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Scraper sharpening

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I've watched many video tutorials on this and there seems to be conflicting advice. Some say apply moderate pressure, and some say only use the weight of the burnisher itself? what do you do?

Personally, I'm still really bad at sharpening a scraper, and only get good results maybe 1/3 attempts, but have found I get better results when applying moderate pressure.

I have a Bahco scraper, and a Crown HSS burnisher
 

Osvaldd

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Im using a 22mm spanner as burnisher, medium pressure. It used to be frustrating experience sharpening scrapers, but with enough practice now I can sharpen one is less than 30s with 100% success.
cheers
 
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Osvaldd":2p91ys21 said:
Im using a 22mm spanner as burnisher, medium pressure. It used to be frustrating experience sharpening scrapers, but with enough practice now I can sharpen one is less than 30s with 100% success.
cheers
Really? I would have thought a spanner would be far too soft.
 

Osvaldd

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I tried everything(other than a commercial burnisher), drill bits, screwdrivers, pliers, hss rods, chisels etc.. a spanner is giving me a perfect burr every time. I'm using old timey ones, maybe they are a bit tougher than modern ones. And holding a spanner with two hands while burnishing an edge gives me more control and stability.
 
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Osvaldd":jbdq0sr1 said:
I tried everything(other than a commercial burnisher), drill bits, screwdrivers, pliers, hss rods, chisels etc.. a spanner is giving me a perfect burr every time.
Well if it works, that's all that matters :)
 

Cheshirechappie

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I think the key to reliable scraper sharpening is in the preparation. Once a scraper has been used and the burr 'refreshed' a few times, you have to get things back to basic. You have to do this with new scrapers, some of which come with rather rough sheared edges.

Firstly, grip the scraper in the vice with the edge needing attention uppermost, then file off the old edge, using a 6" (or thereabouts) smooth cut hand or flat file, finishing by drawfiling. Then apply the edge of the scraper to a fine sharpening stone, and polish the filed edge. Do the same on each face by the edge. The aim is a clean, 'straight across' edge surface with dead sharp 90-degree corners between the two faces and the edge, with both edge and faces close to the edge polished.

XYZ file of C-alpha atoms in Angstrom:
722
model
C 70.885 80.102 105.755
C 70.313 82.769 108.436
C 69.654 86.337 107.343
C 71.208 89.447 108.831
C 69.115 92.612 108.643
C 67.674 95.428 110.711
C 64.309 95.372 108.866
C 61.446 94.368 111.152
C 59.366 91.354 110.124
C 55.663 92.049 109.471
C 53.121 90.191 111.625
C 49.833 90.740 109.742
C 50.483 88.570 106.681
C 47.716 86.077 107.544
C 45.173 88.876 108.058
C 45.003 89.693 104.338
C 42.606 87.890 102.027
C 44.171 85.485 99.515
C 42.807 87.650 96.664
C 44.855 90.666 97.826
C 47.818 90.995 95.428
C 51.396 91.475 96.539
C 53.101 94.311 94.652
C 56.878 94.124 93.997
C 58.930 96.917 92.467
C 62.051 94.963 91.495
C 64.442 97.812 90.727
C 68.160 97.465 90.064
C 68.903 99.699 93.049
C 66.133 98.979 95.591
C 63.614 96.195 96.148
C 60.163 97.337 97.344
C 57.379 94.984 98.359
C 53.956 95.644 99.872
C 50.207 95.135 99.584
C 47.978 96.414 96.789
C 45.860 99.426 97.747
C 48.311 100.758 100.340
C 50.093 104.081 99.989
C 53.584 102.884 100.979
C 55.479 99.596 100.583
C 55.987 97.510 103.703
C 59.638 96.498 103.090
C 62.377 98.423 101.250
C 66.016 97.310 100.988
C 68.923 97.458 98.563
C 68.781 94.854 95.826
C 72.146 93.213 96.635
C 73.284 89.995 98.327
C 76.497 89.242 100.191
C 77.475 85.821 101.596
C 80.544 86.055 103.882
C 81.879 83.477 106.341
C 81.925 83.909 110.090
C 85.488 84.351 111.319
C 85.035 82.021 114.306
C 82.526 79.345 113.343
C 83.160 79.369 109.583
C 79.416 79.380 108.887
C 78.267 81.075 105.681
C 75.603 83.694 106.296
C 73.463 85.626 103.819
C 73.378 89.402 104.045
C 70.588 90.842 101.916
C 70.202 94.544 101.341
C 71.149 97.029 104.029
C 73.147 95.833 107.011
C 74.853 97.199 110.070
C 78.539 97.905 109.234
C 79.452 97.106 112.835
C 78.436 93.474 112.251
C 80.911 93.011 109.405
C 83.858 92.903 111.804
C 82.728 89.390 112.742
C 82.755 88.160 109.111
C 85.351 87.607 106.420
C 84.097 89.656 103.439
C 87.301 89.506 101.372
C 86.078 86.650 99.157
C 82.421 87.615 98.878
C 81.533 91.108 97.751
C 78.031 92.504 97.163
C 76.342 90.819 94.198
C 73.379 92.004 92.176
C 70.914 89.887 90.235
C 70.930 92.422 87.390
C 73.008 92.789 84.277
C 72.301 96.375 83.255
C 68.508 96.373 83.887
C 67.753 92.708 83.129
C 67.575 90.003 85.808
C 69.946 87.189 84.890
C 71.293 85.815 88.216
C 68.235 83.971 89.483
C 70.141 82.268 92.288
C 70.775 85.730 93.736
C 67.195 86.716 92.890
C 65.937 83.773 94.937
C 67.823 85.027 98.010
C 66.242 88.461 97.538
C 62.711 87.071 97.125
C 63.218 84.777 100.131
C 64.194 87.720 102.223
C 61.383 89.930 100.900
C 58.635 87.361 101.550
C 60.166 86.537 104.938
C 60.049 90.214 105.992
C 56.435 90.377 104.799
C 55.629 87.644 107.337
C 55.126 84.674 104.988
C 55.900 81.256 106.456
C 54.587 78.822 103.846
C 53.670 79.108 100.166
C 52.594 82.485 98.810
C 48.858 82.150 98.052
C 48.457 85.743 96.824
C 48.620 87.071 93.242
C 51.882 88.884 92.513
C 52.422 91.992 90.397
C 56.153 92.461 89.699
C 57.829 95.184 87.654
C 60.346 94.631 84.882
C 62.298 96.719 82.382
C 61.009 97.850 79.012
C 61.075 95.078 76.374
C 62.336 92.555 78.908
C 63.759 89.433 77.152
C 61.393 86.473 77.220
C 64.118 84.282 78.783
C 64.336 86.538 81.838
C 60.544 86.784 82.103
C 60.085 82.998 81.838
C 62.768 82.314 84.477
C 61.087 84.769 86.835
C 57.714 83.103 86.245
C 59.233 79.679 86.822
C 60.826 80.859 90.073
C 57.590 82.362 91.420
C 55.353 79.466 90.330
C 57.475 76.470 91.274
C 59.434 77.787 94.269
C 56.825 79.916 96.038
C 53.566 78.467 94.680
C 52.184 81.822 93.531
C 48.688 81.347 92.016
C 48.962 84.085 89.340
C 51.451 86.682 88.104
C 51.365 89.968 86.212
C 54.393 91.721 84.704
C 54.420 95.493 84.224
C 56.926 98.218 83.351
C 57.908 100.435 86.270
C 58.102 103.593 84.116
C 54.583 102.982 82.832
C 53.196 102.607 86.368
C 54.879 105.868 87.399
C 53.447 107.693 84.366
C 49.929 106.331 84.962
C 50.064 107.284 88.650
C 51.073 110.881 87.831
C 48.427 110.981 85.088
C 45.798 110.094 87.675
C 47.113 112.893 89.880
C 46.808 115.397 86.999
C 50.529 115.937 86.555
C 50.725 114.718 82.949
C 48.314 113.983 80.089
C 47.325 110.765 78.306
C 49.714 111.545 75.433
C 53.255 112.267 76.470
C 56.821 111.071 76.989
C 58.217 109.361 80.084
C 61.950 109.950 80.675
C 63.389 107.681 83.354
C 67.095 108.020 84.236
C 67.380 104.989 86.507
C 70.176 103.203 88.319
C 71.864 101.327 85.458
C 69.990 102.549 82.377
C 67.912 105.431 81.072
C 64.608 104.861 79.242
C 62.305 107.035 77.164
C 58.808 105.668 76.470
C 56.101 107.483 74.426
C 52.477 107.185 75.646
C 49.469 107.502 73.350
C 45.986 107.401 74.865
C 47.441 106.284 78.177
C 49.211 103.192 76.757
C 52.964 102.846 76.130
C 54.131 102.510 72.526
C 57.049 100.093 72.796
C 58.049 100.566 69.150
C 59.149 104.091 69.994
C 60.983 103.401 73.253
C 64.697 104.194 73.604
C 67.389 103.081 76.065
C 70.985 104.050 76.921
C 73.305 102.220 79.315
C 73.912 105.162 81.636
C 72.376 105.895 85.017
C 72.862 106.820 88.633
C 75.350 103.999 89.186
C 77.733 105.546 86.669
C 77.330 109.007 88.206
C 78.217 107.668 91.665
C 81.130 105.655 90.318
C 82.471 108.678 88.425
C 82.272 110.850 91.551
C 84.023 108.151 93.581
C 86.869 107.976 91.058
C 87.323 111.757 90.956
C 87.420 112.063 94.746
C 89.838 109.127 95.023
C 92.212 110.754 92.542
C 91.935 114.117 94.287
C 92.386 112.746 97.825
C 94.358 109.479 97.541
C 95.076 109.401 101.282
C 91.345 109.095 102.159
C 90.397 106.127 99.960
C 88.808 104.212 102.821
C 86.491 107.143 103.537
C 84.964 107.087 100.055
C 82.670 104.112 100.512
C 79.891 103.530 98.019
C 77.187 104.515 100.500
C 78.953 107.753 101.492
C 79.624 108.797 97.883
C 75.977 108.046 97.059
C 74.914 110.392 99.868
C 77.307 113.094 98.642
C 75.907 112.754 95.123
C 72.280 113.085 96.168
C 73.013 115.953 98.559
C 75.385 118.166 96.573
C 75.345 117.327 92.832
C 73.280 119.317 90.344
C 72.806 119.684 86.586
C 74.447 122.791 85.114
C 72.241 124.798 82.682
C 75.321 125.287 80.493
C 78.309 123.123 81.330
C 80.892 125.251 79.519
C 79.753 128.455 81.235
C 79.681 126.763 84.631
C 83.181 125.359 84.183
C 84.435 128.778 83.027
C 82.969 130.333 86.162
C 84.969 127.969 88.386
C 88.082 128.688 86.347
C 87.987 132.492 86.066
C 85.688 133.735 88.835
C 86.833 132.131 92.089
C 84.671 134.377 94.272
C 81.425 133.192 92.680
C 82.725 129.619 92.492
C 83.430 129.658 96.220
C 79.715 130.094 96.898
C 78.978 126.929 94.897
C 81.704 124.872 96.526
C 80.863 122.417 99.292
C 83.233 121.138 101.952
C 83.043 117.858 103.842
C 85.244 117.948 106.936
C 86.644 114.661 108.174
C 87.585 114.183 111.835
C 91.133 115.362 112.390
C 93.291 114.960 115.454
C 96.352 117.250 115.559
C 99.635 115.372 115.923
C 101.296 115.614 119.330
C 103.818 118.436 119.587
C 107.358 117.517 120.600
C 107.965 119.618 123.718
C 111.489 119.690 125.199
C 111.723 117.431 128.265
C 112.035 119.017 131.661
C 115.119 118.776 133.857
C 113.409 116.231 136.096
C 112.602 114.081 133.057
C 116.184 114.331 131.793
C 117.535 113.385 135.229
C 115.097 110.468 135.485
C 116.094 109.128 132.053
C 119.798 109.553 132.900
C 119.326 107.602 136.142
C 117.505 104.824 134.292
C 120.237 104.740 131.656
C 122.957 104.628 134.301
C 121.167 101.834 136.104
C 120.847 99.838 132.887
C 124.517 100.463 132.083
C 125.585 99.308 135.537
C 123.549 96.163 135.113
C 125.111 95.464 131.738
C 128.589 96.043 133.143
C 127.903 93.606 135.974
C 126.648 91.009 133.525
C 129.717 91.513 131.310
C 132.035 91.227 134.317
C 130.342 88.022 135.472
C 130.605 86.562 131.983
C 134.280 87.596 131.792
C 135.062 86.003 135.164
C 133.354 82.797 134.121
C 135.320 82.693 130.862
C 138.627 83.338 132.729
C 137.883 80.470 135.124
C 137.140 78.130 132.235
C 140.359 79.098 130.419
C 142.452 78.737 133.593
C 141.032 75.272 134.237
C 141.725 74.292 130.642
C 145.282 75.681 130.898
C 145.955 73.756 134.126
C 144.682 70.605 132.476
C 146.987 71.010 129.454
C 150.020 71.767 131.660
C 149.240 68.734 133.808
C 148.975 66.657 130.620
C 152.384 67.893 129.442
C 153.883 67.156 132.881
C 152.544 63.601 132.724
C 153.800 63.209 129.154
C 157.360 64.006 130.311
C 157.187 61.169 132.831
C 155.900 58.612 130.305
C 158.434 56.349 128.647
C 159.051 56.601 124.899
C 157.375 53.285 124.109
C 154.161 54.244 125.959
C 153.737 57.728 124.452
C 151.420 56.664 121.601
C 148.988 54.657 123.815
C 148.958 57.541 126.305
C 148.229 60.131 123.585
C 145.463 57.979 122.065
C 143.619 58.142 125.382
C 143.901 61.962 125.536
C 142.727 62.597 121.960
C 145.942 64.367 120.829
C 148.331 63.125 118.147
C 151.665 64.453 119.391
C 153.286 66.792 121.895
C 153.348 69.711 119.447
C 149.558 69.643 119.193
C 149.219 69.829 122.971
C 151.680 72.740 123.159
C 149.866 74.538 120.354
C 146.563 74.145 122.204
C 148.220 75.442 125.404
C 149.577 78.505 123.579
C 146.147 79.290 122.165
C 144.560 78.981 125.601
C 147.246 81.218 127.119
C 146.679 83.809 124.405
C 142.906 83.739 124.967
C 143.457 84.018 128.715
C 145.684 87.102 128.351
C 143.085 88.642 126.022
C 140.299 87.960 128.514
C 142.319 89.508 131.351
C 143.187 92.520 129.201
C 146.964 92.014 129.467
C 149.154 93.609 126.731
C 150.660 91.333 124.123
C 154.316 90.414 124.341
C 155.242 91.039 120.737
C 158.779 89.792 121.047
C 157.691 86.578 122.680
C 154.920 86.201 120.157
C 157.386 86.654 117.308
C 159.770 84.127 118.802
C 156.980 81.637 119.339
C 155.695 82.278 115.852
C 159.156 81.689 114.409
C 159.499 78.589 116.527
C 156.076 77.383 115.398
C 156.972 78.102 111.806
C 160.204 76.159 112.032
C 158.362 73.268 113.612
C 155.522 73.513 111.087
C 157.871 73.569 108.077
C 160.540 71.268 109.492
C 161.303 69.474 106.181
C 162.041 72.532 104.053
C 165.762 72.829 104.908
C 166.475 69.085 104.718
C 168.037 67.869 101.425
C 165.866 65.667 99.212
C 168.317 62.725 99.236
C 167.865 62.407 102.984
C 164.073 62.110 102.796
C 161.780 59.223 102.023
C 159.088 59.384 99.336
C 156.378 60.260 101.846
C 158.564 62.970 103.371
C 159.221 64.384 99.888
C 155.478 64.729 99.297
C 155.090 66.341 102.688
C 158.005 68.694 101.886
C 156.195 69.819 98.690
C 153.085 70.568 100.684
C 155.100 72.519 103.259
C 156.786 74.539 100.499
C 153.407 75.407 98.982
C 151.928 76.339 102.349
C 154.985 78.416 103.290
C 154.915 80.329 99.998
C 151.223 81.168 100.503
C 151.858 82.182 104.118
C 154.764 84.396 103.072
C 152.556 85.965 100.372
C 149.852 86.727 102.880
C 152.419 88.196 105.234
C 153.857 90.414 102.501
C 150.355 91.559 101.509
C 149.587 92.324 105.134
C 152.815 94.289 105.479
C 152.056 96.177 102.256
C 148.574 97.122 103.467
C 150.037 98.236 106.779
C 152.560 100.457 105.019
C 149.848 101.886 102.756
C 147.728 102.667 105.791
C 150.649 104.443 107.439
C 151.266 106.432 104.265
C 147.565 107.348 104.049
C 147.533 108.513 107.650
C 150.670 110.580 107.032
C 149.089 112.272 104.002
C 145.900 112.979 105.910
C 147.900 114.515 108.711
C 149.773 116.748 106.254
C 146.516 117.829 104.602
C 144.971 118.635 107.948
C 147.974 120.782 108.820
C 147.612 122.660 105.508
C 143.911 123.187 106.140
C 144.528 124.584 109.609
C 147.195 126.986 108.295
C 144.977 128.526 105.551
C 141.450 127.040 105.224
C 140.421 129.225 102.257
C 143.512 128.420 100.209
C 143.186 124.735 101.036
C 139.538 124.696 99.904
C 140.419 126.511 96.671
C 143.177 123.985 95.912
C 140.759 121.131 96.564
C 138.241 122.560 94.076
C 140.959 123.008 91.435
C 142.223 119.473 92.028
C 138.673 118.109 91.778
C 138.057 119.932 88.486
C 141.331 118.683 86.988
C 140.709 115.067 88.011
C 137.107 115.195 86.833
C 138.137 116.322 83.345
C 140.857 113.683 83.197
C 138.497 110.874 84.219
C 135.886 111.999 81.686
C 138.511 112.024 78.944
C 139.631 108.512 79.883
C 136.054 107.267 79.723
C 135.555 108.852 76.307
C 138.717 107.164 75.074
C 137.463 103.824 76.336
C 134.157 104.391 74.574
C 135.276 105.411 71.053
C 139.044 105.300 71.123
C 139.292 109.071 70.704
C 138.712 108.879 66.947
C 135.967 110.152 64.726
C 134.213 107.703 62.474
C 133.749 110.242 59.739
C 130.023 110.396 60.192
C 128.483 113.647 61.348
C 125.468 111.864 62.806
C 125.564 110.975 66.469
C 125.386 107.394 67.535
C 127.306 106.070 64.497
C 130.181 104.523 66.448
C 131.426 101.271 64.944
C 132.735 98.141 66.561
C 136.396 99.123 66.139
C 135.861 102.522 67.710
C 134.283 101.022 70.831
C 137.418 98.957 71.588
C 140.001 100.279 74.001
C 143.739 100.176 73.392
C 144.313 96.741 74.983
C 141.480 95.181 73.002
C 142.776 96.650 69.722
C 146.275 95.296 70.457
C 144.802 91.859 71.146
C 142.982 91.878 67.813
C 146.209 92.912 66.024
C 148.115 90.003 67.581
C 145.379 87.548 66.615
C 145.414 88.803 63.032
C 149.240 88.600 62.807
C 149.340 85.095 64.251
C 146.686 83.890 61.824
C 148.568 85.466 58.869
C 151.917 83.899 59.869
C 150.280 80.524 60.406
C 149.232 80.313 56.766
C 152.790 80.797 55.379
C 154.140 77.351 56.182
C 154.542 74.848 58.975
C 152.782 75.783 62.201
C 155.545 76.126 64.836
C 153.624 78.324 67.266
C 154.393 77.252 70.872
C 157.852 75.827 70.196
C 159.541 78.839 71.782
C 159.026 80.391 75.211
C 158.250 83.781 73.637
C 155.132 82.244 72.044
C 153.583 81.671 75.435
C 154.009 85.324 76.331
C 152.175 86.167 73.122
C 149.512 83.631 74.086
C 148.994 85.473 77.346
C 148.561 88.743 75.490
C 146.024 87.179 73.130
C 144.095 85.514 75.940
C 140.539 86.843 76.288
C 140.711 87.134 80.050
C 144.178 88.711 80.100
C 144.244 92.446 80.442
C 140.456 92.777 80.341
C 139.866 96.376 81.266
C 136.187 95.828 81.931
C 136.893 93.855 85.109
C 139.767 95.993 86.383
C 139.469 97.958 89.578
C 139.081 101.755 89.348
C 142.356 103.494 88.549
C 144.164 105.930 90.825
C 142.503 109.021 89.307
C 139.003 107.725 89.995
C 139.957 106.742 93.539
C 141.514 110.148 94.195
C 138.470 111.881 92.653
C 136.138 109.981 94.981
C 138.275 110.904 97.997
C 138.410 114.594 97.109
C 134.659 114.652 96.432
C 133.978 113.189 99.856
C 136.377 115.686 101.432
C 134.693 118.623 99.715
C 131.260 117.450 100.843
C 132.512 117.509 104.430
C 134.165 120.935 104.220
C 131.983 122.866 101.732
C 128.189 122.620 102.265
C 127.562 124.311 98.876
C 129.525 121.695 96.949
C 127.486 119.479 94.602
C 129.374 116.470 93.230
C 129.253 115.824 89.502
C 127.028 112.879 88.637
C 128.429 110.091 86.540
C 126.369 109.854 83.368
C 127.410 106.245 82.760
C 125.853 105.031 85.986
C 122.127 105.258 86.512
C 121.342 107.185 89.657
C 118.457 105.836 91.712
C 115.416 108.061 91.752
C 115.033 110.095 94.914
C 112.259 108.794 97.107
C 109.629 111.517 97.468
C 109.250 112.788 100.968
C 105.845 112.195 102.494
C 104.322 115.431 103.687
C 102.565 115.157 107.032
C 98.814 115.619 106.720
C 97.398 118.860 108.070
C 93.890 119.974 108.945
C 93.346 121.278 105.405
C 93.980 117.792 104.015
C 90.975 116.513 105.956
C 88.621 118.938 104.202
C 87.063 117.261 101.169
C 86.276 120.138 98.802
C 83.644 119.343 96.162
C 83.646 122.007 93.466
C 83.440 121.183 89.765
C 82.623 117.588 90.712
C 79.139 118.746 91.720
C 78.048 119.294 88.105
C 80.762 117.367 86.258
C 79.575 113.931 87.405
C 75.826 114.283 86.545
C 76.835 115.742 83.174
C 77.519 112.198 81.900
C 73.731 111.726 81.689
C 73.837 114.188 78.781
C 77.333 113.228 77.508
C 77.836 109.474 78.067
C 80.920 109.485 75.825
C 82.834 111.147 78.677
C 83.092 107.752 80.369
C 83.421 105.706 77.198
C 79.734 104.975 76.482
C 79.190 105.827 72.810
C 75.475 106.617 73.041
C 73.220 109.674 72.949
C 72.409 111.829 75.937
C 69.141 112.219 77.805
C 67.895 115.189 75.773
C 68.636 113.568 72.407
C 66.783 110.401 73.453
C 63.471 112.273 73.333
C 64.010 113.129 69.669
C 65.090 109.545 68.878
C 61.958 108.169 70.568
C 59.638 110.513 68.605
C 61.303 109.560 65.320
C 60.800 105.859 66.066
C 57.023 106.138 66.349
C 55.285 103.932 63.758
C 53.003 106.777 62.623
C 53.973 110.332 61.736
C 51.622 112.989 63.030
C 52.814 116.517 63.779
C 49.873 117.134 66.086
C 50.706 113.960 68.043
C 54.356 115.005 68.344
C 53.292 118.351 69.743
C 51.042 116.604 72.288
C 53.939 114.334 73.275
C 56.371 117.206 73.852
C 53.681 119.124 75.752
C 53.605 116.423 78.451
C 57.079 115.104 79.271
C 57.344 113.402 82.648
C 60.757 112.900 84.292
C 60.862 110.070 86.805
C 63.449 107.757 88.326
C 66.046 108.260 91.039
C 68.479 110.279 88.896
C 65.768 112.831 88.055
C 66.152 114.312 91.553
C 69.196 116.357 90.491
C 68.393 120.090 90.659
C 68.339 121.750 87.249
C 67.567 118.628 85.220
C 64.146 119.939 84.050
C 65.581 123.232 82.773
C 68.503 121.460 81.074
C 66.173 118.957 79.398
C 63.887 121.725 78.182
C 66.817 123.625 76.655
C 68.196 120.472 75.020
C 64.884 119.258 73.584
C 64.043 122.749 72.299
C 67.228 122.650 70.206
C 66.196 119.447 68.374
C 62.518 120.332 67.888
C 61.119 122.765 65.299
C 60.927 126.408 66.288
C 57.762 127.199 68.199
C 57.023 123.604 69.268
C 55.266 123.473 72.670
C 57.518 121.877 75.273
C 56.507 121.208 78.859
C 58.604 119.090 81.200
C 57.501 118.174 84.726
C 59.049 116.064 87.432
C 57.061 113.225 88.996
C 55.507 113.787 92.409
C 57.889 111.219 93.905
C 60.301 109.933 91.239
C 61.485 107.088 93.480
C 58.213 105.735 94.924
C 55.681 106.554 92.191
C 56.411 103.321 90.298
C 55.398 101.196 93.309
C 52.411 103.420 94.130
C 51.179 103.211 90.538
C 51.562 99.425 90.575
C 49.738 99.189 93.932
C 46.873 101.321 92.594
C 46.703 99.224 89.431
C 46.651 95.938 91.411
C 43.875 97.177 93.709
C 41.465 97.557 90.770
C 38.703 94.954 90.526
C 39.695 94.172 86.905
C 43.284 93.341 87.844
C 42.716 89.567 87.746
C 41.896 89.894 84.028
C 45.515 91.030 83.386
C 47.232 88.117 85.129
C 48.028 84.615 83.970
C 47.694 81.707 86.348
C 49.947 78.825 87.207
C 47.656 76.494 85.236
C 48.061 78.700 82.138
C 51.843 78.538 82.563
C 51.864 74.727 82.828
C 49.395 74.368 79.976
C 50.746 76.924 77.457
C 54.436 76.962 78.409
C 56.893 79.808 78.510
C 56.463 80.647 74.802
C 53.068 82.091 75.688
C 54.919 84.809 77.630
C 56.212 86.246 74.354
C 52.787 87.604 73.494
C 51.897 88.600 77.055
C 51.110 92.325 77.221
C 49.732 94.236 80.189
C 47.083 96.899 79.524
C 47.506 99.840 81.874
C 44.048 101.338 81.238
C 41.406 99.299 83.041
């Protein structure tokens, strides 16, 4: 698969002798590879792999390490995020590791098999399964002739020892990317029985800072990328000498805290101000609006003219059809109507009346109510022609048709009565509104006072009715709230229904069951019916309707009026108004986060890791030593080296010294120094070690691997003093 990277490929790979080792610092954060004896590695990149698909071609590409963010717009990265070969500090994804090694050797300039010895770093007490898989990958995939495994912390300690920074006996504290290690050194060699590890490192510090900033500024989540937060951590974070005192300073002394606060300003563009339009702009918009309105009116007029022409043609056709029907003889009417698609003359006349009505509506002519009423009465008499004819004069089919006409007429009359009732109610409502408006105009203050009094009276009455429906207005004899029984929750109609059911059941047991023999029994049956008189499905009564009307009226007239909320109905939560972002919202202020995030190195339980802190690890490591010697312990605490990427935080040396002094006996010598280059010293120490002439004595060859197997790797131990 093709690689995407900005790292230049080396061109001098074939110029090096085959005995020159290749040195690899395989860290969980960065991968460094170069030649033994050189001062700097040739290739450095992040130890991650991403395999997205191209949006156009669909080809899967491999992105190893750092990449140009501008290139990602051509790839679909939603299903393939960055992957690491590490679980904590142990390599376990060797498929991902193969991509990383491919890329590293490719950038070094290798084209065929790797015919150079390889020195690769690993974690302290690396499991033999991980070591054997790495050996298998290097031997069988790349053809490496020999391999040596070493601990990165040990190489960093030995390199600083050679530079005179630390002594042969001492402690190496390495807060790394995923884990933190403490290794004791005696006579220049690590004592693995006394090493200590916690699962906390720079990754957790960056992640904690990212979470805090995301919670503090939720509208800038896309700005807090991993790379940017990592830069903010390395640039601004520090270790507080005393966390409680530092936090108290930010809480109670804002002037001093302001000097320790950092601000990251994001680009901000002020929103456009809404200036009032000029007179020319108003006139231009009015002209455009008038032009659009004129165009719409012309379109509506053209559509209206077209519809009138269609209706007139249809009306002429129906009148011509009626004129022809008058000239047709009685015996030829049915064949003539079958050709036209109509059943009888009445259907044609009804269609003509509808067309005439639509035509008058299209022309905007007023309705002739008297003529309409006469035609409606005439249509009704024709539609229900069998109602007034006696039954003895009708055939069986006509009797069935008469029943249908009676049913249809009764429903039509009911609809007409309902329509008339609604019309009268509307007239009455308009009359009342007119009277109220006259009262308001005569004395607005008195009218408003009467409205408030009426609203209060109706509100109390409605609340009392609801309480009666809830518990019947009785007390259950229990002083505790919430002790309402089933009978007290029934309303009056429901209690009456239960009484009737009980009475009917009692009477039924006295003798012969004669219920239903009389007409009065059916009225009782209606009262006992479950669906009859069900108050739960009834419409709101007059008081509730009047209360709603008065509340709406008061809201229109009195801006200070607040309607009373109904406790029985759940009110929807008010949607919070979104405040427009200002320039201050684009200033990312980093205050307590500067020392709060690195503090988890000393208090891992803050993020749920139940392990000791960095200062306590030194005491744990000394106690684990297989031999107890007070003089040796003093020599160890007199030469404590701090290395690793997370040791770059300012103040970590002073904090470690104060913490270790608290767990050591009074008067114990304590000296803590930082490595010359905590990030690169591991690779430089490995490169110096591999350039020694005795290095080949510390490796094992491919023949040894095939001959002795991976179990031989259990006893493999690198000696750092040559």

Then grip the scraper edge up in the vice again. With the burnisher (or whatever - I've used a proper burnisher, screwdriver shanks, a small gouge and largish HSS drill bits with equal success), held parallel to the bench top, work the edge quite hard to really - erm - burnish it. A bit of lubricant (oil, spit, whatever) helps. The scraper will cut at that, quite finely - useful for a final clean-up. For a more aggressive cut, once the edge is burnished at 90 degrees, angle the burnisher about 5 to 10 degrees, and give a couple of medium pressure strokes across one edge. Angle it about the same the other way, and do the other edge.

The burr can be 'refreshed' (usually at slightly increasing angles) several times, but eventually you find yourself tipping the scraper at more and more of an angle to the work to get it to cut. Then it's time to re-file and polish the edge, which doesn't actually take that long (provided you can find the file!).
 

Bm101

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Cheshirechappie":1p7v386b said:
I think the key to reliable scraper sharpening is in the preparation. Once a scraper has been used and the burr 'refreshed' a few times, you have to get things back to basic. You have to do this with new scrapers, some of which come with rather rough sheared edges.

Firstly, grip the scraper in the vice with the edge needing attention uppermost, then file off the old edge, using a 6" (or thereabouts) smooth cut hand or flat file, finishing by drawfiling. Then apply the edge of the scraper to a fine sharpening stone, and polish the filed edge. Do the same on each face by the edge. The aim is a clean, 'straight across' edge surface with dead sharp 90-degree corners between the two faces and the edge, with both edge and faces close to the edge polished.